The manager of animal health and welfare programs with Manitoba Pork says stepped attention to transportation biosecurity will be key to keeping Porcine Epidemic Diarrhea off Manitoba hog farms as the weather turns colder.
Under Manitoba’s Porcine Epidemic Diarrhea surveillance program 100 samples are being collected each week from high traffic areas including provincial abattoirs, federal packing plants, truck washes and assembly yards.
Mark Fynn, the manager of animal health and welfare programs with Manitoba Pork, says we know the risk will rise as the weather turns colder.
The good news is that we’re not seeing any positive results for PED at the federal packing plants. Those are a really good indicator of whether we have on farm cases that we’re unaware of so it leads us to believe that we’re not dealing with any on farm cases at the moment.
We still see some positive results from time to time at the other high traffic facilities that have frequent U.S. contact and we’re relying on good biosecurity when we visit those sites to prevent bringing it back to the farm.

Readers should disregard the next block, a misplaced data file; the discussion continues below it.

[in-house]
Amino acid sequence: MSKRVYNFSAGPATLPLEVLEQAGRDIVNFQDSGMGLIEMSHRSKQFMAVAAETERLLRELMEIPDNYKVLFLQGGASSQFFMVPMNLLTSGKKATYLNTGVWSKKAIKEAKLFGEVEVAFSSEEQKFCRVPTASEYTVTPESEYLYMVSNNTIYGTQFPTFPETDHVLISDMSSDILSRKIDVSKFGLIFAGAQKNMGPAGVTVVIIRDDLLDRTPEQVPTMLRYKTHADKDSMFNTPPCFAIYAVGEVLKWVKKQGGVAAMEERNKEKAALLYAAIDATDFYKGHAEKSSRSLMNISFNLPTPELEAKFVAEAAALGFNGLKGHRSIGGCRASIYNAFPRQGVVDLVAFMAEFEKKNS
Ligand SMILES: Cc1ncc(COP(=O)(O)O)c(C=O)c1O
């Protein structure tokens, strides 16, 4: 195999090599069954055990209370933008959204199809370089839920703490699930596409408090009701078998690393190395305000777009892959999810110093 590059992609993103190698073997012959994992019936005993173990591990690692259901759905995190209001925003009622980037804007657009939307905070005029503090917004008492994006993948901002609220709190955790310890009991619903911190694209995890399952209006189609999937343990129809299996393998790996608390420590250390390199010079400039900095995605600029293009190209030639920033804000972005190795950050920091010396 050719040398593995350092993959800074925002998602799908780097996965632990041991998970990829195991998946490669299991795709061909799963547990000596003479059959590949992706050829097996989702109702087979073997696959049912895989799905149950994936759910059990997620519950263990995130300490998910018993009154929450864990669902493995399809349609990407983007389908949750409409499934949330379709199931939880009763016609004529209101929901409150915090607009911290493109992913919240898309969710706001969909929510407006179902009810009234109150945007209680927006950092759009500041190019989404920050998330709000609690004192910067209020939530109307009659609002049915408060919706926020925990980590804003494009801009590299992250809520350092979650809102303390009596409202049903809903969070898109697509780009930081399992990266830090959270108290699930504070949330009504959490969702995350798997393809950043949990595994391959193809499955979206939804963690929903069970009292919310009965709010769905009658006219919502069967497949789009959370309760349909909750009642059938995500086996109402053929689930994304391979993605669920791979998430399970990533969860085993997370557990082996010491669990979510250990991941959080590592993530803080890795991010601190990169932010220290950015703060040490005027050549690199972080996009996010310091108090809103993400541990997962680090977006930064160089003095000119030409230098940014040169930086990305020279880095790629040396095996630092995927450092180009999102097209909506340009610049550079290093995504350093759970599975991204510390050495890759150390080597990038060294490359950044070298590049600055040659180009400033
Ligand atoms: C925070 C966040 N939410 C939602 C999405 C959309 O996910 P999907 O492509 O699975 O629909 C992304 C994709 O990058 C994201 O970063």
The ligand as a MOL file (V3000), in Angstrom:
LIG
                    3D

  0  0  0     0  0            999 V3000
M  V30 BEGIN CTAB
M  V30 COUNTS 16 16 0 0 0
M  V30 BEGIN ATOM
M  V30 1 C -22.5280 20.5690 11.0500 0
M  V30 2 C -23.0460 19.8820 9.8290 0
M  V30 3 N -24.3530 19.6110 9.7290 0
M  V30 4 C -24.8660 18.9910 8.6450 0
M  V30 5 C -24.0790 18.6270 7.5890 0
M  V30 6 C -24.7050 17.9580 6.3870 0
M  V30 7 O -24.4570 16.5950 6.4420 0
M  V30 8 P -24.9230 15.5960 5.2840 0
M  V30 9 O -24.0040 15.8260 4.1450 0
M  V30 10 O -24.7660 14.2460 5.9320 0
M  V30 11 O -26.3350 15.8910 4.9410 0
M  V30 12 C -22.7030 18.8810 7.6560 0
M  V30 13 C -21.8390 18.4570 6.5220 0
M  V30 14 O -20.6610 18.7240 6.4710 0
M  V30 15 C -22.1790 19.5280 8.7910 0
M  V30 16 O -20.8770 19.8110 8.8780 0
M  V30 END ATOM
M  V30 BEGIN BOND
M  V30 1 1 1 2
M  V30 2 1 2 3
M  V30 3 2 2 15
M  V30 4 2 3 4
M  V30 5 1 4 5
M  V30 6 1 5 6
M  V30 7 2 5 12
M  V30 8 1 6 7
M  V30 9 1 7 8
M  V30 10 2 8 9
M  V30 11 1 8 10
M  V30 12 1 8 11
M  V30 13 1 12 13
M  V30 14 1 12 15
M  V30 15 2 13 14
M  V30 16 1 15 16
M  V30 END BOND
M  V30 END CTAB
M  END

PED virus really survives well in cold temperatures and it’s easier to move around, especially when things are wet and slushy and so we know the risk of transmission is much higher in the winter months and the shoulder months than it is in the summer when we get away with things more.
In the U.S. who we use as indicators of viral movement and survivability, we expect to see more cases there. We hope in Manitoba that our biosecurity practices manage to keep it off farm and we don’t see any cases over the winter but there’s always the possibility and that’s why we encourage producers to really focus on biosecurity and make sure it’s not their farm that’s getting affected.
Fynn says the recommendations still focus on the farm gate, making sure we have good entry protocols to the barn so we don’t bring anything in and focussing on transport biosecurity including cleaning and disinfecting the trailers.